During and after the comment period, you may inspect all public comments about these proposed priorities in room 4W333, 400 Maryland Avenue, SW., Washington, DC, between the hours of 8:30 a.m. and 4 p.m., Eastern time, Monday through Friday of each week except Federal holidays.

Assistance to Individuals With Disabilities in Reviewing the Rulemaking Record

On request, we will supply an appropriate aid, such as a reader or print magnifier, to an individual with a disability who needs assistance to review the comments or other documents in the public rulemaking record for these proposed priorities. If you want to schedule an appointment for this type of aid, please contact the person listed under FOR FURTHER INFORMATION CONTACT.


In the four years since the enactment of the No Child Left Behind Act of 2001, there have been significant changes in our educational system that provide a strong framework for reaching the goal that all students will be proficient in reading/language arts and mathematics by the year 2014. States have put in place rigorous new accountability systems and in this school year (2005-2006) administered reading and mathematics assessments covering all students in grades 3 to 8 and at least once for students in grades 10 to 12. By school year 2007-2008, States will be assessing students in science at least once in each of three grade spans (3-5, 6-9, 10-12). A focus on professional development and teacher qualifications is helping States to ensure that increasing numbers of students are being taught by highly qualified teachers. School districts are providing new support and assistance to schools in need of improvement, while making available public school choice and supplemental educational services options to eligible students who attend these schools.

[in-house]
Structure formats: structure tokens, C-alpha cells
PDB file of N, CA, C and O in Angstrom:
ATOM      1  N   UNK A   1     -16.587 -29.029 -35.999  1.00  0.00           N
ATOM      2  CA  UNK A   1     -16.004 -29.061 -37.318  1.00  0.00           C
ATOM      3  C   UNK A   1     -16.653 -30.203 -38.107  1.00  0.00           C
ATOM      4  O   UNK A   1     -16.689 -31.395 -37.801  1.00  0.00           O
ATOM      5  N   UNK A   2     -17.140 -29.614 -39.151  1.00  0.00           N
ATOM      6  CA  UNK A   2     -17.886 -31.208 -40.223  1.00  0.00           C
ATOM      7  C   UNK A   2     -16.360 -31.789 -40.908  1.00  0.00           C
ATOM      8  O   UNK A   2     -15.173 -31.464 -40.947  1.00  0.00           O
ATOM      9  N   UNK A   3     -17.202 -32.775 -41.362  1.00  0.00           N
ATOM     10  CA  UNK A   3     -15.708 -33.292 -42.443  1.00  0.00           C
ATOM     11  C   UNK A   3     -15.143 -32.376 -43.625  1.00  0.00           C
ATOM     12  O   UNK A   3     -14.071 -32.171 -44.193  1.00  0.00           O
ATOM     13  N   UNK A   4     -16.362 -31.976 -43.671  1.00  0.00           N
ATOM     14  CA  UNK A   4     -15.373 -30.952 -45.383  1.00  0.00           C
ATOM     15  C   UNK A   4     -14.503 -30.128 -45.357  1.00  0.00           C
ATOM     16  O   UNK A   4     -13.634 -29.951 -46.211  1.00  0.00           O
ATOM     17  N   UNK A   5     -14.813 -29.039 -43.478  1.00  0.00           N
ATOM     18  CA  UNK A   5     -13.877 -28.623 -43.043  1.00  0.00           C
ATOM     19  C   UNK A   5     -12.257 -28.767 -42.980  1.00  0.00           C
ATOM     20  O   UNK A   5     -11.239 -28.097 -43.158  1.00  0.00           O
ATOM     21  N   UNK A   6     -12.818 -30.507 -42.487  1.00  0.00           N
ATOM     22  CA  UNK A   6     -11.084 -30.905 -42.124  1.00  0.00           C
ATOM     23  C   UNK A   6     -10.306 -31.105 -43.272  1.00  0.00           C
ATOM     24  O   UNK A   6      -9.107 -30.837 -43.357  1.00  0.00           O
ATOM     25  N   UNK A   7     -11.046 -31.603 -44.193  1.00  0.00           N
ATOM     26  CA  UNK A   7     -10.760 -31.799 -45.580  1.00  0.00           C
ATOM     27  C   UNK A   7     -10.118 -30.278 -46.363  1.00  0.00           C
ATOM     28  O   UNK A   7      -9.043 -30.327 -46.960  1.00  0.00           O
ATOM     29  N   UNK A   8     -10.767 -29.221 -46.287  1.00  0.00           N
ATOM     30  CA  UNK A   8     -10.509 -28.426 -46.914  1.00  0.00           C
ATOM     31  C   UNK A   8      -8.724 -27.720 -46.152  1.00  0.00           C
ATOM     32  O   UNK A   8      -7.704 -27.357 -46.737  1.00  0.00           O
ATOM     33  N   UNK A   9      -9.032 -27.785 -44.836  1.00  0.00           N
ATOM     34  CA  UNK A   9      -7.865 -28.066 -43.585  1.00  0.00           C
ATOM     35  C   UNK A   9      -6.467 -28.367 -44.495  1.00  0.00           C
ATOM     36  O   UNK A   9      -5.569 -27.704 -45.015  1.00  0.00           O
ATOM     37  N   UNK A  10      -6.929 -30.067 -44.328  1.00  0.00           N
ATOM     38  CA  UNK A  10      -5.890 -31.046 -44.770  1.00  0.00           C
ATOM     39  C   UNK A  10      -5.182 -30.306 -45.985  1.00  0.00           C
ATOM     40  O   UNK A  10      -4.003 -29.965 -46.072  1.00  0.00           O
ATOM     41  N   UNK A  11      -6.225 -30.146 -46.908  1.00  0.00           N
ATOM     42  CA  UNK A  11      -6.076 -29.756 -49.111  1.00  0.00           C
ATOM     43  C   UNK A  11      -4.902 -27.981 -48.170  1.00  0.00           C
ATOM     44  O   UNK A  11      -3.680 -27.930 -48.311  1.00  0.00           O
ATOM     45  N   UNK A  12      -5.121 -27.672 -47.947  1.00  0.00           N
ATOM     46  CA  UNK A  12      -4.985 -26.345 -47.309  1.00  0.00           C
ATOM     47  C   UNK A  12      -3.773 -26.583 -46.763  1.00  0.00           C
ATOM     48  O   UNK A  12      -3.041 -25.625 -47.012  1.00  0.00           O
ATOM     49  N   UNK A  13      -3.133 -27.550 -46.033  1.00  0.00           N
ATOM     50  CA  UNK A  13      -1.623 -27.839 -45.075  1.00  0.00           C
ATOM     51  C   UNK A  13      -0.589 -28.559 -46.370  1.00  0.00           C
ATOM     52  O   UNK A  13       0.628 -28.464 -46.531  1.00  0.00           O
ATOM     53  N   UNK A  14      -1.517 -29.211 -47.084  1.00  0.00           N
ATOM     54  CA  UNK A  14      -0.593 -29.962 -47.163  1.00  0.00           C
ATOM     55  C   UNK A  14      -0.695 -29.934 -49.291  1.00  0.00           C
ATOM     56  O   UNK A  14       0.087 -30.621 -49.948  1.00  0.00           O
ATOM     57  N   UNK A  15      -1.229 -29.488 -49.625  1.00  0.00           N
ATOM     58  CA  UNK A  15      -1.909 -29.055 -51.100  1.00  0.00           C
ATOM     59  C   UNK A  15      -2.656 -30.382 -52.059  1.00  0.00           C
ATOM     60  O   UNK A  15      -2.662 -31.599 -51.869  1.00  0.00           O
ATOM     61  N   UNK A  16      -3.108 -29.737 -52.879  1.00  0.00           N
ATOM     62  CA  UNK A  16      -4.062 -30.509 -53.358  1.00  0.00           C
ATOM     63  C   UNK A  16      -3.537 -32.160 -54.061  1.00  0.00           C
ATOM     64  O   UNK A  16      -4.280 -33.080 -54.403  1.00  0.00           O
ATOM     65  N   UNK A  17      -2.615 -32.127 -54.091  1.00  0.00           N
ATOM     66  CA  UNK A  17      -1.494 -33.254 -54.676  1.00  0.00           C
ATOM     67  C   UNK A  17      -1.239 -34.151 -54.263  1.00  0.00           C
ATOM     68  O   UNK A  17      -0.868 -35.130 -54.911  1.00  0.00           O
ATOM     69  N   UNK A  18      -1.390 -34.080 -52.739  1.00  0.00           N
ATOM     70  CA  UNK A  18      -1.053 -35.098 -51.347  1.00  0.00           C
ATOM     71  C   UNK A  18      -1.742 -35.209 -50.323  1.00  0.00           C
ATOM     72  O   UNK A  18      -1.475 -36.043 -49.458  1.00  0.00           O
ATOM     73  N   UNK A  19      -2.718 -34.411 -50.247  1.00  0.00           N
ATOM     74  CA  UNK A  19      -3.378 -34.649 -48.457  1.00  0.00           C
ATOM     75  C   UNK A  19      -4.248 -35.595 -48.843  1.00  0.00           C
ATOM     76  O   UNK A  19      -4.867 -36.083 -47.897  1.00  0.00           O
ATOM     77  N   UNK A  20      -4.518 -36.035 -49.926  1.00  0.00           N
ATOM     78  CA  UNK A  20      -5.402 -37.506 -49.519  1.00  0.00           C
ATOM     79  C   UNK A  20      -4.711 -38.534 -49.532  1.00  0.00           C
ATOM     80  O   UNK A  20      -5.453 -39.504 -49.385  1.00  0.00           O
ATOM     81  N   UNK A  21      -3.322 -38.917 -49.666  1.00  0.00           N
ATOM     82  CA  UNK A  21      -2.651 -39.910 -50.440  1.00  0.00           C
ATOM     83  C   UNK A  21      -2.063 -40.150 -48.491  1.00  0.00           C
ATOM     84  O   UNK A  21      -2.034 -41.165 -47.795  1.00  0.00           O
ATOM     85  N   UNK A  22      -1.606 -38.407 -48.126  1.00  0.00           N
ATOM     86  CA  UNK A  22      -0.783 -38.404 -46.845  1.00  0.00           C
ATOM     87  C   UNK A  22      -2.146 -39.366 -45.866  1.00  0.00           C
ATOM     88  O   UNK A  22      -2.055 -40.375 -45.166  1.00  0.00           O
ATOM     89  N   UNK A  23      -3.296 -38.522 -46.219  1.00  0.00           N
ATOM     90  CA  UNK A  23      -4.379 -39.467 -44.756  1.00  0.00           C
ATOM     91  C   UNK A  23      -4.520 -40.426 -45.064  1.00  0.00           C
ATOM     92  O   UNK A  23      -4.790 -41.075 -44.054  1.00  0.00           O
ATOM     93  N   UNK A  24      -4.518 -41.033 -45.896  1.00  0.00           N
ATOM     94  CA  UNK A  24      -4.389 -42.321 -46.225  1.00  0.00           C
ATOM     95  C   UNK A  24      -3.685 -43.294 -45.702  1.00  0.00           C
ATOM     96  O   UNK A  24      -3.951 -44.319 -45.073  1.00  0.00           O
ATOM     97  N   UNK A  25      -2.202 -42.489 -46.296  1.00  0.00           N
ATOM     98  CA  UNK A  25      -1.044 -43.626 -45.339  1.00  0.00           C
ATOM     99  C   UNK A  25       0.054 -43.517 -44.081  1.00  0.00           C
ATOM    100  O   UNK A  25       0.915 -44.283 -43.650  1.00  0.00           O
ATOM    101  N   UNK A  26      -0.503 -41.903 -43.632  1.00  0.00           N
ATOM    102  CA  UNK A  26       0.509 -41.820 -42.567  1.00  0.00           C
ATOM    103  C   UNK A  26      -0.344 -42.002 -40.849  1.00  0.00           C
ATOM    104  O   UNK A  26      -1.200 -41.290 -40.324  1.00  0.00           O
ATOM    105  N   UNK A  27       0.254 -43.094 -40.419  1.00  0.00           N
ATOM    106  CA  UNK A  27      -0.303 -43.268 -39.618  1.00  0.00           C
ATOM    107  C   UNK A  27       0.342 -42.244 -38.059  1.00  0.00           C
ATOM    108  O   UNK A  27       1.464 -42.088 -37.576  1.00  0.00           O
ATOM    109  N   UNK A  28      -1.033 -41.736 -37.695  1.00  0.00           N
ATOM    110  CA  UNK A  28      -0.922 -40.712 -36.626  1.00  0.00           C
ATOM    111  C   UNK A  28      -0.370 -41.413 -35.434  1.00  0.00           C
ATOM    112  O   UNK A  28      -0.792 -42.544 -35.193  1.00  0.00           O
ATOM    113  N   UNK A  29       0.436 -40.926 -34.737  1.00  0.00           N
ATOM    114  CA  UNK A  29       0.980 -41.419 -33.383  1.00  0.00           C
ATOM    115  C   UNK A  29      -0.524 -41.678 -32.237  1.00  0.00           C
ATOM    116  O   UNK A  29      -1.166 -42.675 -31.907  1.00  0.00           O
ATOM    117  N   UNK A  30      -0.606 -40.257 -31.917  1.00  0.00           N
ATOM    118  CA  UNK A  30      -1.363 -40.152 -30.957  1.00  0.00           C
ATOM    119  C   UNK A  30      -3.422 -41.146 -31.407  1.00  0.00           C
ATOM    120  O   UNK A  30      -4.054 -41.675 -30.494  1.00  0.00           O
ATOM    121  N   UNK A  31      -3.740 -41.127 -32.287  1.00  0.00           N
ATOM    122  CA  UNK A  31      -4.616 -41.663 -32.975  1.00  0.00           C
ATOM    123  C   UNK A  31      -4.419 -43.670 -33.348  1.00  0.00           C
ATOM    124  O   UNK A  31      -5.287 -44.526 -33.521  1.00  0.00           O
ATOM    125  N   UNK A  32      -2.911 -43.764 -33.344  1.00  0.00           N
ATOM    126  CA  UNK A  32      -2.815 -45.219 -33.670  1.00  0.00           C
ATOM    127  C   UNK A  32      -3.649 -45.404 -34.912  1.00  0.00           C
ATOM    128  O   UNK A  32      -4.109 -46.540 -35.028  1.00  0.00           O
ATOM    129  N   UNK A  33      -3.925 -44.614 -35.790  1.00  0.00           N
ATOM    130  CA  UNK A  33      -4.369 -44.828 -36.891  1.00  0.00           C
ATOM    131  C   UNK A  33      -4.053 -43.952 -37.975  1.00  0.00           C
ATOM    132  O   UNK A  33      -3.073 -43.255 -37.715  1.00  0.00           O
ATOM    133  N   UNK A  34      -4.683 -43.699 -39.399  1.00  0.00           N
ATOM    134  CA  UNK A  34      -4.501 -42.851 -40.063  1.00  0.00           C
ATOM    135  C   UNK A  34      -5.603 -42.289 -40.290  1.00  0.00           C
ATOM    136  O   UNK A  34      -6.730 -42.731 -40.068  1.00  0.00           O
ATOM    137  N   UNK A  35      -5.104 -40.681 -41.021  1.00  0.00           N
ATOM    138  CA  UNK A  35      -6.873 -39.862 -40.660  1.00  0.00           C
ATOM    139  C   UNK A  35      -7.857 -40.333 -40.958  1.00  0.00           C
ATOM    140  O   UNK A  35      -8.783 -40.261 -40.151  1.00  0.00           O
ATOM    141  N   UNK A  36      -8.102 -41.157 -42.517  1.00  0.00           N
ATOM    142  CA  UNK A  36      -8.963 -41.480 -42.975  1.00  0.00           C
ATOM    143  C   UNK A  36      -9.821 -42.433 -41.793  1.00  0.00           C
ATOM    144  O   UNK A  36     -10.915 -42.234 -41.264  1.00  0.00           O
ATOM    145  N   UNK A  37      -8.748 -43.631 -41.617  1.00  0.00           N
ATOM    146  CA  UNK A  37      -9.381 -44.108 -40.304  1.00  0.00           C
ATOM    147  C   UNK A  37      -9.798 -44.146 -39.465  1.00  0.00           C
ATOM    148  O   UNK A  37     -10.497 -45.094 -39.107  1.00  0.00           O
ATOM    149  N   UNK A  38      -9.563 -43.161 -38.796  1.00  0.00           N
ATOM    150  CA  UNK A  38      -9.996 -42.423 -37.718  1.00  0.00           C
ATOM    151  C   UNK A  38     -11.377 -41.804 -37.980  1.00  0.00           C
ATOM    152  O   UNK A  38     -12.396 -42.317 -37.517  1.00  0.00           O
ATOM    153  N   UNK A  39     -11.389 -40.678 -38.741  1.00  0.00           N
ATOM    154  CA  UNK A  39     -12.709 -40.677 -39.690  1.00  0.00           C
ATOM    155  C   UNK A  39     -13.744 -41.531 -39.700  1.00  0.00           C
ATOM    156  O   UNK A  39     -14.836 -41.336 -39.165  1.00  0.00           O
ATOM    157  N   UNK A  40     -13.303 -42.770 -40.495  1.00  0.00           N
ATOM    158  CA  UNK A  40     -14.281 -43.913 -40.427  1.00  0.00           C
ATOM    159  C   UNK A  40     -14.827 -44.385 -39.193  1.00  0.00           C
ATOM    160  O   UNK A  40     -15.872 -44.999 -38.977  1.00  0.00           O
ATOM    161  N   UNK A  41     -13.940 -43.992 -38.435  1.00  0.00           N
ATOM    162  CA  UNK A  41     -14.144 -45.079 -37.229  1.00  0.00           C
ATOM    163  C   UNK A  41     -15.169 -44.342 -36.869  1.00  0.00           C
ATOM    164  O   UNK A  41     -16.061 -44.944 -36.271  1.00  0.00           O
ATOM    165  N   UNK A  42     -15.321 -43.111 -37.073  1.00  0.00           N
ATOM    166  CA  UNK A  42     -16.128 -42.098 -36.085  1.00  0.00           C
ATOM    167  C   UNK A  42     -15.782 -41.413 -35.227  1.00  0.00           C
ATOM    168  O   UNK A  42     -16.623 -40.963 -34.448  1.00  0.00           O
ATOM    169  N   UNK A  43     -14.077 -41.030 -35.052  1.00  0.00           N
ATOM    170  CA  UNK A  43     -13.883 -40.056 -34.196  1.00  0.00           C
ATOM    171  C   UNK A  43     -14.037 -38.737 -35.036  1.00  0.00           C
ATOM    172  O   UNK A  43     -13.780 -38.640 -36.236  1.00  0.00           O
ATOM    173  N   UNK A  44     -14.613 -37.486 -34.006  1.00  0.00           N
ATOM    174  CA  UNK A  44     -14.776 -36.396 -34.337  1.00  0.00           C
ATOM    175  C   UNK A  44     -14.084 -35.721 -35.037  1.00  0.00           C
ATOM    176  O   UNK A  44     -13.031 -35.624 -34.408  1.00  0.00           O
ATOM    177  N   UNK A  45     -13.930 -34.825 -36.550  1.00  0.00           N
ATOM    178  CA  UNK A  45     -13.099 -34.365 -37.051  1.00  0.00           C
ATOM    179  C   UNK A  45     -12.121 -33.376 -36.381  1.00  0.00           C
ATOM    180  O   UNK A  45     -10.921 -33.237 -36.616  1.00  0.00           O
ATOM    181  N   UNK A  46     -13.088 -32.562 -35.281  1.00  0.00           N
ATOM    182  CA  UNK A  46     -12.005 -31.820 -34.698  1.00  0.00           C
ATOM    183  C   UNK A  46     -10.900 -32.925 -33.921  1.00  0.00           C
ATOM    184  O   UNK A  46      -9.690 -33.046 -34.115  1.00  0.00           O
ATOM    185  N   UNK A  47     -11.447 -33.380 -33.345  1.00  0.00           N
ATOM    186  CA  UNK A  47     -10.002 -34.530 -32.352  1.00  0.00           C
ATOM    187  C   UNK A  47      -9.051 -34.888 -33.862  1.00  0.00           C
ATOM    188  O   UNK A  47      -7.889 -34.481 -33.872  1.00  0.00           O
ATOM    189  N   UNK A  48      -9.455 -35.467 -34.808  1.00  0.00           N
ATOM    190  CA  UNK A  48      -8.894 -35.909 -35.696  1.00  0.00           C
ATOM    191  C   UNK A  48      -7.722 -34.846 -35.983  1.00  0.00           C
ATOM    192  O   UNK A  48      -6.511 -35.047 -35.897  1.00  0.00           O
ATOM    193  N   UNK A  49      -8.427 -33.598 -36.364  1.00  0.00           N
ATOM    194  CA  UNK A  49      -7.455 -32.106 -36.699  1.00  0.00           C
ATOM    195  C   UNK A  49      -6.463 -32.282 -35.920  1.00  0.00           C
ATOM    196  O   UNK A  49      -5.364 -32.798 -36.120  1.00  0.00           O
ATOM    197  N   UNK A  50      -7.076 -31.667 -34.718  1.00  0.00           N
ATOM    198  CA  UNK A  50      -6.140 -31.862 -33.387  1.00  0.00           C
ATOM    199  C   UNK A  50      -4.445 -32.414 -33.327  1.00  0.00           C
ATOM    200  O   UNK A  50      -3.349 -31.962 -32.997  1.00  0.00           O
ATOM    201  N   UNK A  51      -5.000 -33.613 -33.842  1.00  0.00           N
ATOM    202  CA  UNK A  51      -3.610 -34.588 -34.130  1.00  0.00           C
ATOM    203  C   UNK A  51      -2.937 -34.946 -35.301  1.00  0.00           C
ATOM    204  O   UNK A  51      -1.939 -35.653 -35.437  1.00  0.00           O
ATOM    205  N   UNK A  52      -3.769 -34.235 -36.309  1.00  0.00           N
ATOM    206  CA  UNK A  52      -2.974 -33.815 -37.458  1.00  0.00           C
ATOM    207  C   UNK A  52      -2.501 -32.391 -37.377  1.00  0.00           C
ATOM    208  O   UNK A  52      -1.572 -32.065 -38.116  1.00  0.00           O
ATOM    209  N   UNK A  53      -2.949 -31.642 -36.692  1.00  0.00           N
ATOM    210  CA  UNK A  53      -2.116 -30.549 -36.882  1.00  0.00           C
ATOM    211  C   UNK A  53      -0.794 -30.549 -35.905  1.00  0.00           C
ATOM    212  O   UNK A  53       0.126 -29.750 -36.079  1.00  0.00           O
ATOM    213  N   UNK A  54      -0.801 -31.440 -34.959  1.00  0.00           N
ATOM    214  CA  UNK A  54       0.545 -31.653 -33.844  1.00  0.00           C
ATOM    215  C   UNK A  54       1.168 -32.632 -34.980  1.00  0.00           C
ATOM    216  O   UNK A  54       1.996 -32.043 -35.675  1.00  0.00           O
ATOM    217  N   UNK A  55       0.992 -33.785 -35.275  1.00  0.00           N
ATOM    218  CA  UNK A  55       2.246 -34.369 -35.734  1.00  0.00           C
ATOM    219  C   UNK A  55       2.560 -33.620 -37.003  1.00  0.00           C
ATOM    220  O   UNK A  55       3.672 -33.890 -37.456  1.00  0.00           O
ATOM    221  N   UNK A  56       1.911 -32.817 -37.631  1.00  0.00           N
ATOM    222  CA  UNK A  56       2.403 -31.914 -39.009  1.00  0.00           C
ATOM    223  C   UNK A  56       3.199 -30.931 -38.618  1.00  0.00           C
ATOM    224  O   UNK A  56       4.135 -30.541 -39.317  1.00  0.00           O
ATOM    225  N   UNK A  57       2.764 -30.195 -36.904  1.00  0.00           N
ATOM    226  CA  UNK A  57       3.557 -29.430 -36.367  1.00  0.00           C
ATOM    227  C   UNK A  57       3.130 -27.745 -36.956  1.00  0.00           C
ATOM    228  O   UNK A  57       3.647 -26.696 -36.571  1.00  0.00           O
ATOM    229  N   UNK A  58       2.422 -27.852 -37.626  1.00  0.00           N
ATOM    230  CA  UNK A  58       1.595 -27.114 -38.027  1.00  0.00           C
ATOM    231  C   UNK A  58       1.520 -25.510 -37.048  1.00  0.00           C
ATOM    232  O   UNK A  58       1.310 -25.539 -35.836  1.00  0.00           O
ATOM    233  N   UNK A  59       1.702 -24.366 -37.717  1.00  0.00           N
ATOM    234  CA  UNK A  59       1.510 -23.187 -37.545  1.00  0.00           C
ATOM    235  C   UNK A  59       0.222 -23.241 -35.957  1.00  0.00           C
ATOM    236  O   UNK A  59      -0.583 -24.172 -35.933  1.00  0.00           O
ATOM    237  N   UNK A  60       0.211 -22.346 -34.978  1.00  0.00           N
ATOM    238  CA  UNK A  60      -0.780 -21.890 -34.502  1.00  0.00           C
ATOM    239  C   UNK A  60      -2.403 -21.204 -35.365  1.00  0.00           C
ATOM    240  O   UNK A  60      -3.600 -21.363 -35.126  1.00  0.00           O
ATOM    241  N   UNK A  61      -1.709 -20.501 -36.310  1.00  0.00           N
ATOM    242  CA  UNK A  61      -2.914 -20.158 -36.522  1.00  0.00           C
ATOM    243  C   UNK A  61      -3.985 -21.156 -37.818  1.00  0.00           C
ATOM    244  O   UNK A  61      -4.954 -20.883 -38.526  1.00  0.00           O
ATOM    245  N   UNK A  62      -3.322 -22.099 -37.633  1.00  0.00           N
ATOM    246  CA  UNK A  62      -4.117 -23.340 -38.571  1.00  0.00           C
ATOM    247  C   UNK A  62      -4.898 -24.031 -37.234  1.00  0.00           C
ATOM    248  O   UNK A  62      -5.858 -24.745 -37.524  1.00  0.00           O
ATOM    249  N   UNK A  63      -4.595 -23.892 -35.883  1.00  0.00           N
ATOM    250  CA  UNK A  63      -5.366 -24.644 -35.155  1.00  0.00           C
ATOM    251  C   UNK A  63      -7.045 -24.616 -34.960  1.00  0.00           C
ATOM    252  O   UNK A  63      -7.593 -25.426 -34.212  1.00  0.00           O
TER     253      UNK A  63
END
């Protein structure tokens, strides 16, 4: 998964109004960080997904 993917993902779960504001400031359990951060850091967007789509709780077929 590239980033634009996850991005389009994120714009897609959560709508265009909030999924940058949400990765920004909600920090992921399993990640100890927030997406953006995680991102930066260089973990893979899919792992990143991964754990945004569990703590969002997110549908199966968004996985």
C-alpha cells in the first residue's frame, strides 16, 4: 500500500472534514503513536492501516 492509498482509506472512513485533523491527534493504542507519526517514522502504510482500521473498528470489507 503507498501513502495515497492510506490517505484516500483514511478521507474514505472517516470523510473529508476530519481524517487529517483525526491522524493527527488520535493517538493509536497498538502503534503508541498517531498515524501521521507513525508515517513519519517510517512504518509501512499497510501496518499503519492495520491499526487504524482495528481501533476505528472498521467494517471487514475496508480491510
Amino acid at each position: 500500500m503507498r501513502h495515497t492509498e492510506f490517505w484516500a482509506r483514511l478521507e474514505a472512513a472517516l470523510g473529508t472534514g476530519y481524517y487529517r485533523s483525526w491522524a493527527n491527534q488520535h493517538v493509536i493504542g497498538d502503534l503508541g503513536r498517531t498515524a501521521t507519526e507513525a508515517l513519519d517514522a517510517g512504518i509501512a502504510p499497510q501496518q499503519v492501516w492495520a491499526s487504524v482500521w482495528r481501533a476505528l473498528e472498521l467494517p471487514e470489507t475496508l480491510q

National Assessment of Educational Progress (NAEP) results for older students provide a reminder of the need to continue to emphasize high standards and accountability for all students, especially those in the higher grades. The 2005 NAEP math results for 8th graders, for example, are both illustrative and alarming: less than one-third of 8th graders, and just 13 percent of low-income 8th graders, scored at the proficient level or above. High school test scores in mathematics have barely budged since the 1970s, and according to the American College Testing, Inc. (ACT), less than half of high school graduates in 2005 were ready for college-level math and science coursework.